Since 2017, we are all more aware of the damaging effects of plastic to our environment. Billions of plastic bottles are disposed of each year… many of these ending up in landfill or the ocean.
Today’s spotlight is on Boca Terry; a luxury brand who design, manufacture and distribute textiles to top tier hotels and resorts as well as many other leisure facilities. With a passion for the environment and sustainability, Boca Terry have taken their first steps to produce a bathrobe made purely from recycled plastic bottles: the Microterry.
So how does durable plastic turn into soft clothing?
1.The plastic bottles are shredded and sent to China, where they are sorted into clear and coloured plastic.
2.The plastic is then put through two baths to remove coloured lids and any stickers from the bottles, resulting in clear plastic shreds ready to dry out in the oven. Once dry, the mixture heads through a rotating screw, heated to 270 ºC, the plastic melts and is forced through a sieve, creating long strings which make thread.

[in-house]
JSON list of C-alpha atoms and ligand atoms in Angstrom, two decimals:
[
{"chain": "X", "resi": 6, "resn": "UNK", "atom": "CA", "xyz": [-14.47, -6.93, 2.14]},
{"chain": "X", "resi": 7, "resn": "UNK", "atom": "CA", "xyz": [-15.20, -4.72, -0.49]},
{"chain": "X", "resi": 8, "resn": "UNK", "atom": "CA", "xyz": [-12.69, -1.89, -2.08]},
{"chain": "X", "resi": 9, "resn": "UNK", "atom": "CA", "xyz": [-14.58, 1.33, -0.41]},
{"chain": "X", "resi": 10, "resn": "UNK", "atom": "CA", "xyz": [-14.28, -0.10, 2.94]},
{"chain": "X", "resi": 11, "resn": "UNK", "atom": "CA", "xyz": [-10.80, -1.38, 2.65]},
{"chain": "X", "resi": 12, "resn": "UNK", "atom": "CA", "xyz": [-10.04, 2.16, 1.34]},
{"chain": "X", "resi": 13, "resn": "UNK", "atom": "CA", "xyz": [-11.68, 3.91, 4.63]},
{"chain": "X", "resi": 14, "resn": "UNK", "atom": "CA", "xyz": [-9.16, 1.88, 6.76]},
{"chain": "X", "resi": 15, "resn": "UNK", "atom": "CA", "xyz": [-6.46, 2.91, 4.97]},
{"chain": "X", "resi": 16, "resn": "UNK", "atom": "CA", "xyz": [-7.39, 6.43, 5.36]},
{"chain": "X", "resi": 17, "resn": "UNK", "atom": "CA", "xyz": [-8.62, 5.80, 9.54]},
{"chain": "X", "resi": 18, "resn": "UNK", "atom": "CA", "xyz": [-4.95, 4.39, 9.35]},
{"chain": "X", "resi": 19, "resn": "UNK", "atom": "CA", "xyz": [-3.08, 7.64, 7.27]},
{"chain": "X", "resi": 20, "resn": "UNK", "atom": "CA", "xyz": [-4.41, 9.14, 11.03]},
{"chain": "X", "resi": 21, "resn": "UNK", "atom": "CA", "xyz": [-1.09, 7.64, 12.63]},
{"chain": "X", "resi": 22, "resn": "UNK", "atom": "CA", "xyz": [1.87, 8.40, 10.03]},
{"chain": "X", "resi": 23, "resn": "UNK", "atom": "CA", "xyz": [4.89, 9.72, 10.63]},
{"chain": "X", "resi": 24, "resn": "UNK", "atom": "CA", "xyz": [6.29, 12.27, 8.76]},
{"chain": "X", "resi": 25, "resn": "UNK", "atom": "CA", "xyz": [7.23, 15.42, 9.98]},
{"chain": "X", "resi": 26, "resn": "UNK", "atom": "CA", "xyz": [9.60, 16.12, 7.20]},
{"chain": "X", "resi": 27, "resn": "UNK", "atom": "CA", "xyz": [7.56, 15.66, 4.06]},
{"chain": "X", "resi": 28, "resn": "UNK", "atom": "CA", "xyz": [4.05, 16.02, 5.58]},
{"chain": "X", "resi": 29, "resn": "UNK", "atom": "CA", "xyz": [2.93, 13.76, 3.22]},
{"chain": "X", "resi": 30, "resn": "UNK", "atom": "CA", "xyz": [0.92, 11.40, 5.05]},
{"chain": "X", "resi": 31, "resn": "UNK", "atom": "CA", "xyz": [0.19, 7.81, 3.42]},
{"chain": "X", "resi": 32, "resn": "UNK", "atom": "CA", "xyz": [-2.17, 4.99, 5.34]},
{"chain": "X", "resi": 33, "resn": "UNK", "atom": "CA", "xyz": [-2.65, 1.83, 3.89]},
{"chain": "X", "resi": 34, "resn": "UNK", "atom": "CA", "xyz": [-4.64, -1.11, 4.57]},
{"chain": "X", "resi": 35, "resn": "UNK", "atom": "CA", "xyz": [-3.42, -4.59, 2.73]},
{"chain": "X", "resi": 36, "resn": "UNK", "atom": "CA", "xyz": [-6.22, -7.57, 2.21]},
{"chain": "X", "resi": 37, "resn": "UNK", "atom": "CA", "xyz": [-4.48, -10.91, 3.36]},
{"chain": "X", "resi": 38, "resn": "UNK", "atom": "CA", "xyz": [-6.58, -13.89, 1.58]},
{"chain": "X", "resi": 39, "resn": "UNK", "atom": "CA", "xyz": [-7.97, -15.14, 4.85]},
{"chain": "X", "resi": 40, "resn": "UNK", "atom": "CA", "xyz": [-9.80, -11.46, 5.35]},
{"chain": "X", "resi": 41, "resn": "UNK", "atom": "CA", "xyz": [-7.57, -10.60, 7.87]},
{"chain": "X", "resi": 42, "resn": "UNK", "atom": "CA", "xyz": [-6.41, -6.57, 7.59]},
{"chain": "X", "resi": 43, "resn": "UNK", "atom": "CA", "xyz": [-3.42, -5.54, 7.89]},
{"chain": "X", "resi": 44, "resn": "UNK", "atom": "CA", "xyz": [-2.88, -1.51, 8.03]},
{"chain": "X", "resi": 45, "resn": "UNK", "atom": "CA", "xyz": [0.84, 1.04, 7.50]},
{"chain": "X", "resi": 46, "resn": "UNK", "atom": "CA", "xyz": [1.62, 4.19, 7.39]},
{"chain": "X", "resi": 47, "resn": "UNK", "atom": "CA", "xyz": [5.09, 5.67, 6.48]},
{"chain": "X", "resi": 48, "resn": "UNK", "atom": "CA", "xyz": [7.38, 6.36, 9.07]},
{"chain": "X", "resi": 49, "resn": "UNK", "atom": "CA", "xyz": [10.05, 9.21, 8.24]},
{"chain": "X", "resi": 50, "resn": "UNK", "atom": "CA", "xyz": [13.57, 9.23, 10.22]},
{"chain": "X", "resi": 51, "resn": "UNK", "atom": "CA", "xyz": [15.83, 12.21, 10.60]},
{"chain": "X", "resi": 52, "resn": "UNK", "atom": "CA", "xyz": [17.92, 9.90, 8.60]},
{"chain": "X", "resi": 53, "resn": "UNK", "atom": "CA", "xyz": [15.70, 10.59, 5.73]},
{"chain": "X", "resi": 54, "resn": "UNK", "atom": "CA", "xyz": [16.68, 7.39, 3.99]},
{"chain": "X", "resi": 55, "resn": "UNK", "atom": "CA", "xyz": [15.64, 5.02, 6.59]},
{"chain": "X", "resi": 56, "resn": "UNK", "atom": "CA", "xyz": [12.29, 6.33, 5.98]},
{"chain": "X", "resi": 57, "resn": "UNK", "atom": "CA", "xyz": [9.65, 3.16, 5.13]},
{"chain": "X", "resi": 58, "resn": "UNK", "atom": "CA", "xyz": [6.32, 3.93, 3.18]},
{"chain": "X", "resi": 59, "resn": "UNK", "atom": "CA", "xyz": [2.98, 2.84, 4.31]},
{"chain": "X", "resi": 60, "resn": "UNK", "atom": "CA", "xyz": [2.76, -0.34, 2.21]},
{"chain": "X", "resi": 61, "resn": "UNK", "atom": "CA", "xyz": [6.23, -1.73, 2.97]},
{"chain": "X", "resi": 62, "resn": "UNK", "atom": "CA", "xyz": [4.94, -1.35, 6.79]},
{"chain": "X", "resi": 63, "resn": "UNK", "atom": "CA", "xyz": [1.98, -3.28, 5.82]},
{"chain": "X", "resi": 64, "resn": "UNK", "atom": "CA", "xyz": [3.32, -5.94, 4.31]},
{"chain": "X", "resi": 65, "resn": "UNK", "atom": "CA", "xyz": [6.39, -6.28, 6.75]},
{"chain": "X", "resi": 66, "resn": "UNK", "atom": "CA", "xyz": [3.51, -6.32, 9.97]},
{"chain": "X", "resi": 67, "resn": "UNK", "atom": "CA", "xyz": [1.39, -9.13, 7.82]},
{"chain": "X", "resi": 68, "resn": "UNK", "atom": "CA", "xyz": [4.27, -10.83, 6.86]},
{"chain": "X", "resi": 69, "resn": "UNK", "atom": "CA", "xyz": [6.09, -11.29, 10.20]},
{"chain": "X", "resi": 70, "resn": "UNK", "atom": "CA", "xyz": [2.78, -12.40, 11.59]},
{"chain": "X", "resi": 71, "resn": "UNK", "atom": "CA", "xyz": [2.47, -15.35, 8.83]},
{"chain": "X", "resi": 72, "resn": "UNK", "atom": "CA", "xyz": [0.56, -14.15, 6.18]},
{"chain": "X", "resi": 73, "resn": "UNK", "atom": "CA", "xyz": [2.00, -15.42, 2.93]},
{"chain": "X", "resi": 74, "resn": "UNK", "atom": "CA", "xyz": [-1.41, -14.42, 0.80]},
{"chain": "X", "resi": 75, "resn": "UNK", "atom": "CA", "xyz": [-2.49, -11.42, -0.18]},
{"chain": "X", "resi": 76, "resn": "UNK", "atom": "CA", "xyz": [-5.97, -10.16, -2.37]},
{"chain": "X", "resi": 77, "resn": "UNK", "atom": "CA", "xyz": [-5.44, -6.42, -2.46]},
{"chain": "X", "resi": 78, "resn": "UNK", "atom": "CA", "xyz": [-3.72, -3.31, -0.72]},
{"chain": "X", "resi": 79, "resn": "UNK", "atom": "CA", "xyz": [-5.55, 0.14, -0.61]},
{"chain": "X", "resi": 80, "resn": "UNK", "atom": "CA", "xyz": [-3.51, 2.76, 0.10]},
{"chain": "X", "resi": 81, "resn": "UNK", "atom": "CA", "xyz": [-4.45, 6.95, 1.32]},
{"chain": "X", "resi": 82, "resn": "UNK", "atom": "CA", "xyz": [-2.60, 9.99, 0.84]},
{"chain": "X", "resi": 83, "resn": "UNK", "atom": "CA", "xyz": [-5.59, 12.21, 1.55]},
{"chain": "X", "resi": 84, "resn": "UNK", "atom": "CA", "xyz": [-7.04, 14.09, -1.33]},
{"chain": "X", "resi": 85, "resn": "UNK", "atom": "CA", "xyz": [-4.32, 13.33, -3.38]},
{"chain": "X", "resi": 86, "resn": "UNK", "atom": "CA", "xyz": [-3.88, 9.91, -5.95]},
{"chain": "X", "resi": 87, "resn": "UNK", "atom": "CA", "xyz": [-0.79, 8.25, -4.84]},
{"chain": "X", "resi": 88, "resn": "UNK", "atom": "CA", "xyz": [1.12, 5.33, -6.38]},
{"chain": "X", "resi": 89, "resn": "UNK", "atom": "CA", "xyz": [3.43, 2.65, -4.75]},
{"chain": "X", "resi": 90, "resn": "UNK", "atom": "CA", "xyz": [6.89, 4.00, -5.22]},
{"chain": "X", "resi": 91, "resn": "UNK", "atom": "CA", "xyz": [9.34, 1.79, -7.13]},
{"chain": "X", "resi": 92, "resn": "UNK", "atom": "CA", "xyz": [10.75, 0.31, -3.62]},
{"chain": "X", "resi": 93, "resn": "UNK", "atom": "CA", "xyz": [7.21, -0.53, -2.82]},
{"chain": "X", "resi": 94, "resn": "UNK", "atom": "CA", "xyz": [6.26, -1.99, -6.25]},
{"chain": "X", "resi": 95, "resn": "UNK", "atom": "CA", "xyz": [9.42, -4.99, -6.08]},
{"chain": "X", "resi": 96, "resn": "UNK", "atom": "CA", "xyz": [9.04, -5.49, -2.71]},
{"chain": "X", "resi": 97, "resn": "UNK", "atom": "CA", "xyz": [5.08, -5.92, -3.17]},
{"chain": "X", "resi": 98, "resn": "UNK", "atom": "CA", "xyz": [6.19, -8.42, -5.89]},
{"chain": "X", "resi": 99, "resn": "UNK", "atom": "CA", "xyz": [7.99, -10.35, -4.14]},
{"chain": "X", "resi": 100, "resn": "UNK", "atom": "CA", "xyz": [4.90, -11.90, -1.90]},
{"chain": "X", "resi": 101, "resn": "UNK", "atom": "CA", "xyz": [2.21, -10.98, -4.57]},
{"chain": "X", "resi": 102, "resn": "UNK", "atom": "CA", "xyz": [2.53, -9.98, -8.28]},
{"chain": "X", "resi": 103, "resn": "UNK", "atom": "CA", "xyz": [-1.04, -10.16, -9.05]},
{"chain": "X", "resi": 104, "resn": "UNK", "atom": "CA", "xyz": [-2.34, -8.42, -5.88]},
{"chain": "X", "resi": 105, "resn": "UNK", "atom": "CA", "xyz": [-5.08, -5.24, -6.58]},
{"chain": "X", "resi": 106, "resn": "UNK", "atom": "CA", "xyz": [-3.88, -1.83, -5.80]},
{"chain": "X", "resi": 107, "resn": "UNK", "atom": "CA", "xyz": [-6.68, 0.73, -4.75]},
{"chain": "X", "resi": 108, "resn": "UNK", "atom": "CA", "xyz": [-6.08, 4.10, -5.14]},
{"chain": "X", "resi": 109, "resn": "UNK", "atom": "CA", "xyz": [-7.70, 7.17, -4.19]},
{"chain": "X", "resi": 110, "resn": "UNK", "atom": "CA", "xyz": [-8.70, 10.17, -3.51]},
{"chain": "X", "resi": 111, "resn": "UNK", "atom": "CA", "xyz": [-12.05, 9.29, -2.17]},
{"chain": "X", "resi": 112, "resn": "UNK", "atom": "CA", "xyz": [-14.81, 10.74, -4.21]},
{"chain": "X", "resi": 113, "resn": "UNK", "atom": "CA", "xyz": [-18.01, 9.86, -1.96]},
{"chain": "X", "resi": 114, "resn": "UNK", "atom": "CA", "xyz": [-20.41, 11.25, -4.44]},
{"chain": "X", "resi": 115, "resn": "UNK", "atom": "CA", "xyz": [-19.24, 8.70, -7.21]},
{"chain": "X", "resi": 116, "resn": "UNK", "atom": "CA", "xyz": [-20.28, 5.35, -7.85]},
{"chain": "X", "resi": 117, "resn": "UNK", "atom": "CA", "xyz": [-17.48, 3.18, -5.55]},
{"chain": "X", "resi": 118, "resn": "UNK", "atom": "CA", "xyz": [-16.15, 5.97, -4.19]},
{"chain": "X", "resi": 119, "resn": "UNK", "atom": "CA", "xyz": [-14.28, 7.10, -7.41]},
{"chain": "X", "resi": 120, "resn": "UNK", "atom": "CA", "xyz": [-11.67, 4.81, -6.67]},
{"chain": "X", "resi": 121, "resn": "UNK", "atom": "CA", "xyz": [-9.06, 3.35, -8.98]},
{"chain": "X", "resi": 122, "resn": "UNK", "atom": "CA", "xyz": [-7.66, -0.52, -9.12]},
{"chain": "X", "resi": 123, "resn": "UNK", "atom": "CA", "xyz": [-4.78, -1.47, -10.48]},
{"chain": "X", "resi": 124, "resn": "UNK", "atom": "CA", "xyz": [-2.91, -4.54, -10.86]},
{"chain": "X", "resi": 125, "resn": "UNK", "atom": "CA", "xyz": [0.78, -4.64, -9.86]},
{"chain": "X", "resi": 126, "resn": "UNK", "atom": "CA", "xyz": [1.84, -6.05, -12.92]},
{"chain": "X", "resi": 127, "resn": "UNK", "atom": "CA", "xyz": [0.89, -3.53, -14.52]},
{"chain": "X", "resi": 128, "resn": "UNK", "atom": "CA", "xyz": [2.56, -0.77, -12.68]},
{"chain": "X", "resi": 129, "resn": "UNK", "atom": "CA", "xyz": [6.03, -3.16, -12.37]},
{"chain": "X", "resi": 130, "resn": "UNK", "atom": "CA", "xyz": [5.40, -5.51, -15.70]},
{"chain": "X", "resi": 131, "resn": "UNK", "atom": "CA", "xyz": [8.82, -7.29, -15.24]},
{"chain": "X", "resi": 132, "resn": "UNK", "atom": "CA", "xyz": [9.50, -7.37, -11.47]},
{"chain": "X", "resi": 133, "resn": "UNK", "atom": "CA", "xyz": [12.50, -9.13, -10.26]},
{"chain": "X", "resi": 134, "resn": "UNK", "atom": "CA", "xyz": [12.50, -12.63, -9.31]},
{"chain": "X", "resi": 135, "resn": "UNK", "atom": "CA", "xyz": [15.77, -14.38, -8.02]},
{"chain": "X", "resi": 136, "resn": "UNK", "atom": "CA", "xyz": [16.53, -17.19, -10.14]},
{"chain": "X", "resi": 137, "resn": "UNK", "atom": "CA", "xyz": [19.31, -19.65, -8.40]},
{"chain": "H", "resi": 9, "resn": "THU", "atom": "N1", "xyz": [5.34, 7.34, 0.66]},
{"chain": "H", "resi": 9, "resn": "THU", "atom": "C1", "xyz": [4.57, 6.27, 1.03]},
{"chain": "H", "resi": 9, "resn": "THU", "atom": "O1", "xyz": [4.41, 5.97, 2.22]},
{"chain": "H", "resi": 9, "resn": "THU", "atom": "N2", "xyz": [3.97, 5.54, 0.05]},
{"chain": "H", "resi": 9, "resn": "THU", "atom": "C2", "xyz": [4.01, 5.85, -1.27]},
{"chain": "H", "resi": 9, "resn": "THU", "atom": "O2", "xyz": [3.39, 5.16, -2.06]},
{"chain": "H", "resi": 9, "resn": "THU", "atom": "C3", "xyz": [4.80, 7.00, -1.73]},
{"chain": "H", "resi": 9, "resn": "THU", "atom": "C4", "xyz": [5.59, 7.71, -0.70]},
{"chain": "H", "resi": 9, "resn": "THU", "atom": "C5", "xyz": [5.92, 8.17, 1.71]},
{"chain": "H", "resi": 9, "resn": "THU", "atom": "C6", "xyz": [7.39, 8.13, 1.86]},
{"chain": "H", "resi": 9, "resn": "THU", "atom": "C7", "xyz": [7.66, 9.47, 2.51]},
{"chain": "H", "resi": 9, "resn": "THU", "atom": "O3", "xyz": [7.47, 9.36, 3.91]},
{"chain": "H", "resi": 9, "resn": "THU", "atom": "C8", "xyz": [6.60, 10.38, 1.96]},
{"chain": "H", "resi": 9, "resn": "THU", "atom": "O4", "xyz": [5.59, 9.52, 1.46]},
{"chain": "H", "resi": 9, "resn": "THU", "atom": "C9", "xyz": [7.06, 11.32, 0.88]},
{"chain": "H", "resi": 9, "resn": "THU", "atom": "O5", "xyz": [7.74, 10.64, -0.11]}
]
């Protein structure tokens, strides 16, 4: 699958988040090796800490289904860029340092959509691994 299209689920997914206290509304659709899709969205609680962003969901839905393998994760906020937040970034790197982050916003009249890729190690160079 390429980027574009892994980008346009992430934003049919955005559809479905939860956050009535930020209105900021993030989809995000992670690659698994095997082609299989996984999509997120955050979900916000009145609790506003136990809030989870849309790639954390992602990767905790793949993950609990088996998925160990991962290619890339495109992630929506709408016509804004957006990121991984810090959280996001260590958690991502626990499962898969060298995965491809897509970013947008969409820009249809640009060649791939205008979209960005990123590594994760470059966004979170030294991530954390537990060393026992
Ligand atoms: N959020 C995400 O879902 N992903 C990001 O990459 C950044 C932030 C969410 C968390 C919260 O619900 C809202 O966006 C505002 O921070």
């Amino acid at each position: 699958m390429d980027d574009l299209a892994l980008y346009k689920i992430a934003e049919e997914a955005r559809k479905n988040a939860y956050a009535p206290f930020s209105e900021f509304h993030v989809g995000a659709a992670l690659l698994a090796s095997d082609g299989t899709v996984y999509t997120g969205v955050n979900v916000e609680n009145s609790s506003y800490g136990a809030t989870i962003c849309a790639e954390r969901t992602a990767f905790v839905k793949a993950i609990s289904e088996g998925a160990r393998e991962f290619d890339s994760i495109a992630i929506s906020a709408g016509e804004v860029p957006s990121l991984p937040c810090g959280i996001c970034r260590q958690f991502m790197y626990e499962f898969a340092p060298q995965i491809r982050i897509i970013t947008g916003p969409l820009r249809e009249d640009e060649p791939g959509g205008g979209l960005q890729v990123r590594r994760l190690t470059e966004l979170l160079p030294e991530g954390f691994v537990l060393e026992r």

3.Next, the thread is combined and stretched with heat until the fibres are bonded and torn apart again to create fluff. This is then scraped onto rough cloth to be carded*. Next, the polyester sheet needs to be turned into thread, creating pure polyester. The loom draws in thousands of threads to weave a new sheet of polyester. The final steps include creating tiny loops on the surface of the material which are then caught and torn with tough steel brushes to make material soft to the touch.
4.Finally the material is then ready to be cut into items of clothing… and Voila! Plastic bottles are turned into polyester!
Watch the video to see the process from plastic bottle to polyester in full.
*Carding is the process where bonded fibres are brushed together so they lie in the same direction, strengthening the material.
Using plastic bottles to make clothing reduces the amount of plastic left in landfills and the environment, which we believe is a great movement towards a greener planet.
Of course, this solves one problem by recycling plastic however; it does pose the question… what happens when the robes are no longer needed and how do we dispose of these?
View the Microterry robe here